Read our article to learn more information about  the important distinction between backup and disaster recovery planning .

Business continuity planning creates systems and processes to ensure that all areas of your enterprise will be able to maintain essential operations or be able to resume them as quickly as possible in the event of a crisis or emergency. Disaster recovery planning is the subset of business continuity planning that focuses on recovering IT infrastructure and systems.

Business impact analysis

The creation of a comprehensive disaster recovery plan begins with business impact analysis. When performing this analysis, you’ll create a series of detailed disaster scenarios that can then be used to predict the size and scope of the losses you’d incur if certain business processes were disrupted. What if your customer service call center was destroyed by fire, for instance? Or an earthquake struck your headquarters?

This will allow you to identify the areas and functions of the business that are the most critical and enable you to determine how much downtime each of these critical functions could tolerate. With this information in hand, you can begin to create a plan for how the most critical operations could be maintained in various scenarios.

IT disaster recovery planning should follow from and support business continuity planning. If, for instance, your business continuity plan calls for customer service representatives to work from home in the aftermath of a call center fire, what types of hardware, software, and IT resources would need to be available to support that plan?

Risk analysis

Assessing the likelihood and potential consequences of the risks your business faces is also an essential component of disaster recovery planning. As cyberattacks and ransomware become more prevalent, it’s critical to understand the general cybersecurity risks that all enterprises confront today as well as the risks that are specific to your industry and geographical location.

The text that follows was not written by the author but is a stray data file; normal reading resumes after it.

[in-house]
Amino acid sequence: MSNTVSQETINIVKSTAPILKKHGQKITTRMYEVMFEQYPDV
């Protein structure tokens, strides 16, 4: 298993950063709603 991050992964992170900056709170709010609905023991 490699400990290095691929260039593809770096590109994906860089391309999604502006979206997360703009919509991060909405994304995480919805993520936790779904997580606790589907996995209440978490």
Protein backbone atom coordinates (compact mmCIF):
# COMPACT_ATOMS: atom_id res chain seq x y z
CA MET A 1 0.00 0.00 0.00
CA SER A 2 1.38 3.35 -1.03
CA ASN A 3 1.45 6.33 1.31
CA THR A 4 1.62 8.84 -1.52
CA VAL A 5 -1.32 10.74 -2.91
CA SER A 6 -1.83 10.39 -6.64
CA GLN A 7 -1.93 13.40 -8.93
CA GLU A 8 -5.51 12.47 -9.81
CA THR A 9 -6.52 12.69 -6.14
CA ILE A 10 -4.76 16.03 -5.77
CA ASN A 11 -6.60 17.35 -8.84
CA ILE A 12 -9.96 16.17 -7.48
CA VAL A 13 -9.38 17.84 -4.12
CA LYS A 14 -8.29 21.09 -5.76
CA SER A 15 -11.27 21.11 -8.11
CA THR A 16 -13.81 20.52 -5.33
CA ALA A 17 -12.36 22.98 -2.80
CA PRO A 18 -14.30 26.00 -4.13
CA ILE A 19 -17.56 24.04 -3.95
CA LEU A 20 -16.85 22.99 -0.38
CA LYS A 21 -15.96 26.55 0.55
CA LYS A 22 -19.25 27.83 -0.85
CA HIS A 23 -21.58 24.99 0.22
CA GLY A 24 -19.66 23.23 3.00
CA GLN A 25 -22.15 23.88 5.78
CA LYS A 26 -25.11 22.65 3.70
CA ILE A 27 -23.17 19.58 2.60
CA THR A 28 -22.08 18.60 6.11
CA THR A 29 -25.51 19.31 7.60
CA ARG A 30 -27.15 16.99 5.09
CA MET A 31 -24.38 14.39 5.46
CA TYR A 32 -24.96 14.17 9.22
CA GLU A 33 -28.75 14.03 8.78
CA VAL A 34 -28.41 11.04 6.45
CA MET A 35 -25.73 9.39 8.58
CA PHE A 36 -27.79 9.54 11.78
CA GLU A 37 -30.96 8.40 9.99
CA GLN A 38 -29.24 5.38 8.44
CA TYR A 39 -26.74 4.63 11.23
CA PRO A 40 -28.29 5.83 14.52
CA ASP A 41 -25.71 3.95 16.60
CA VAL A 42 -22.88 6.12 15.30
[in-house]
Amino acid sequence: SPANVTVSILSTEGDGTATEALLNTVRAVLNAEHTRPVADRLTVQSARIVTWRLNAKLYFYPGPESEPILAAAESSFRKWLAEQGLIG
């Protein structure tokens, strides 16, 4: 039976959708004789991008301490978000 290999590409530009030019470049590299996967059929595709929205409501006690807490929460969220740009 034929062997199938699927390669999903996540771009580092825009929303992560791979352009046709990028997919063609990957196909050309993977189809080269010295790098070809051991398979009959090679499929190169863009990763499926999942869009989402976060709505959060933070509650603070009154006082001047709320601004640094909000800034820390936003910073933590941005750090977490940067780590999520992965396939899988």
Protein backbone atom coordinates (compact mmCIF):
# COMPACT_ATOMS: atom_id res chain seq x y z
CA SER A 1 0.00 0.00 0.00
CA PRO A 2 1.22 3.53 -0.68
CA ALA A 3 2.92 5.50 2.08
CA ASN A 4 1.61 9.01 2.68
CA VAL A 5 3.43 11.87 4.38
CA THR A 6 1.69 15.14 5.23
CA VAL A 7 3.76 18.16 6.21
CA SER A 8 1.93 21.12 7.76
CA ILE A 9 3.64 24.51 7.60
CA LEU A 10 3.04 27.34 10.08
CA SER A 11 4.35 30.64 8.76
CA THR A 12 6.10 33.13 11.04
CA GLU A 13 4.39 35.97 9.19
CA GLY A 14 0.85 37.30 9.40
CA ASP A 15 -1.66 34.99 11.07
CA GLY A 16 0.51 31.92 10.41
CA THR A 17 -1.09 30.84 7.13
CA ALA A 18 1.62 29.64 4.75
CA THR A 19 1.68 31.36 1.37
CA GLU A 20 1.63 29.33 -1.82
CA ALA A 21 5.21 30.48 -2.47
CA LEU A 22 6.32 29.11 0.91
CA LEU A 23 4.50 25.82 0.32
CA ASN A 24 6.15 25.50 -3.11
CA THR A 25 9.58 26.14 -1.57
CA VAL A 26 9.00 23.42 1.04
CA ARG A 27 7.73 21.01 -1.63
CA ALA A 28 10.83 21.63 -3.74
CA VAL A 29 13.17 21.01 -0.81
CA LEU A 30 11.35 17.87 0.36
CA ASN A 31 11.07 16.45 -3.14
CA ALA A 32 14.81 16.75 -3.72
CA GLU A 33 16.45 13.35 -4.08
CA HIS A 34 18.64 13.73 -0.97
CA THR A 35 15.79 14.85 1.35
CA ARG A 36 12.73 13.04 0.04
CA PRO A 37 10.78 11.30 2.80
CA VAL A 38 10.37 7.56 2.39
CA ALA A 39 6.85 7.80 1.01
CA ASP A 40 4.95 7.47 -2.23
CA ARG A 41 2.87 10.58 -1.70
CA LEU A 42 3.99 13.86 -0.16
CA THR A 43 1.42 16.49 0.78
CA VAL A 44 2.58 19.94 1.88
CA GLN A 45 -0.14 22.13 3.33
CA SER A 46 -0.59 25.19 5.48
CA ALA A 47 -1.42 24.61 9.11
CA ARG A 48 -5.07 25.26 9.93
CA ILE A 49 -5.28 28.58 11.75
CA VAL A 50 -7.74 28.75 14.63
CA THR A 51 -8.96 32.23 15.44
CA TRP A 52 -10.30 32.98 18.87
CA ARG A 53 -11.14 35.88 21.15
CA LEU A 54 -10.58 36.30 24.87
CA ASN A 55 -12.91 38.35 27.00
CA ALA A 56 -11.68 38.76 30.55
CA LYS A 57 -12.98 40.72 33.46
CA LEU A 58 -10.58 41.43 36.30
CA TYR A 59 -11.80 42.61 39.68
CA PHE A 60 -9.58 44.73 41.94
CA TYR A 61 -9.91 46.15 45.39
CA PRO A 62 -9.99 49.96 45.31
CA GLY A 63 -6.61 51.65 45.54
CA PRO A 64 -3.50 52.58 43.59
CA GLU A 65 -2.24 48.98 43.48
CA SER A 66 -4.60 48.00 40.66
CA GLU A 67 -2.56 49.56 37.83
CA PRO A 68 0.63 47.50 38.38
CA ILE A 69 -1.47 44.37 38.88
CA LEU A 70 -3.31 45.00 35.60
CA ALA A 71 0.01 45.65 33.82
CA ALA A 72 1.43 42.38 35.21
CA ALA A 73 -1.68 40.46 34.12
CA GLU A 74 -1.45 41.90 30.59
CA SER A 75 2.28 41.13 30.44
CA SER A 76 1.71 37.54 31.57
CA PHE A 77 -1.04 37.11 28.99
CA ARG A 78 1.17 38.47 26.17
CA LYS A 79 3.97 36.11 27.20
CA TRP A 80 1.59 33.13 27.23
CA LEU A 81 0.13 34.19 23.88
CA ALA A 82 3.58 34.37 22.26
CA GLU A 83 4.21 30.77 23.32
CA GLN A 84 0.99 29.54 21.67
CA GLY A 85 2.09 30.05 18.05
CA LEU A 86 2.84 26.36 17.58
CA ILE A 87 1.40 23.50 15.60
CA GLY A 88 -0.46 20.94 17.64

For a variety of scenarios, including natural disasters, equipment failure, insider threats, sabotage, and employee errors, you’ll want to evaluate your risks and consider the overall impact on your business. Ask yourself the following questions:

Prioritizing applications

Not all workloads are equally critical to your business’s ability to maintain operations, and downtime is far more tolerable for some applications than it is for others. Separate your systems and applications into three tiers, depending on how long you could stand to have them be down and how serious the consequences of data loss would be.

Documenting dependencies

The next step in disaster recovery planning is creating a complete inventory of your hardware and software assets. It’s essential to understand critical application interdependencies at this stage. If one software application goes down, which others will be affected?

Designing resiliency—and disaster recovery models—into systems as they are initially built is the best way to manage application interdependencies. It’s all too common in today’s  microservices -based architectures to discover processes that can’t be initiated when other systems or processes are down, and vice versa. This is a challenging situation to recover from, and it’s vital to uncover such problems when you have time to develop alternate plans for your systems and processes—before an actual disaster strikes.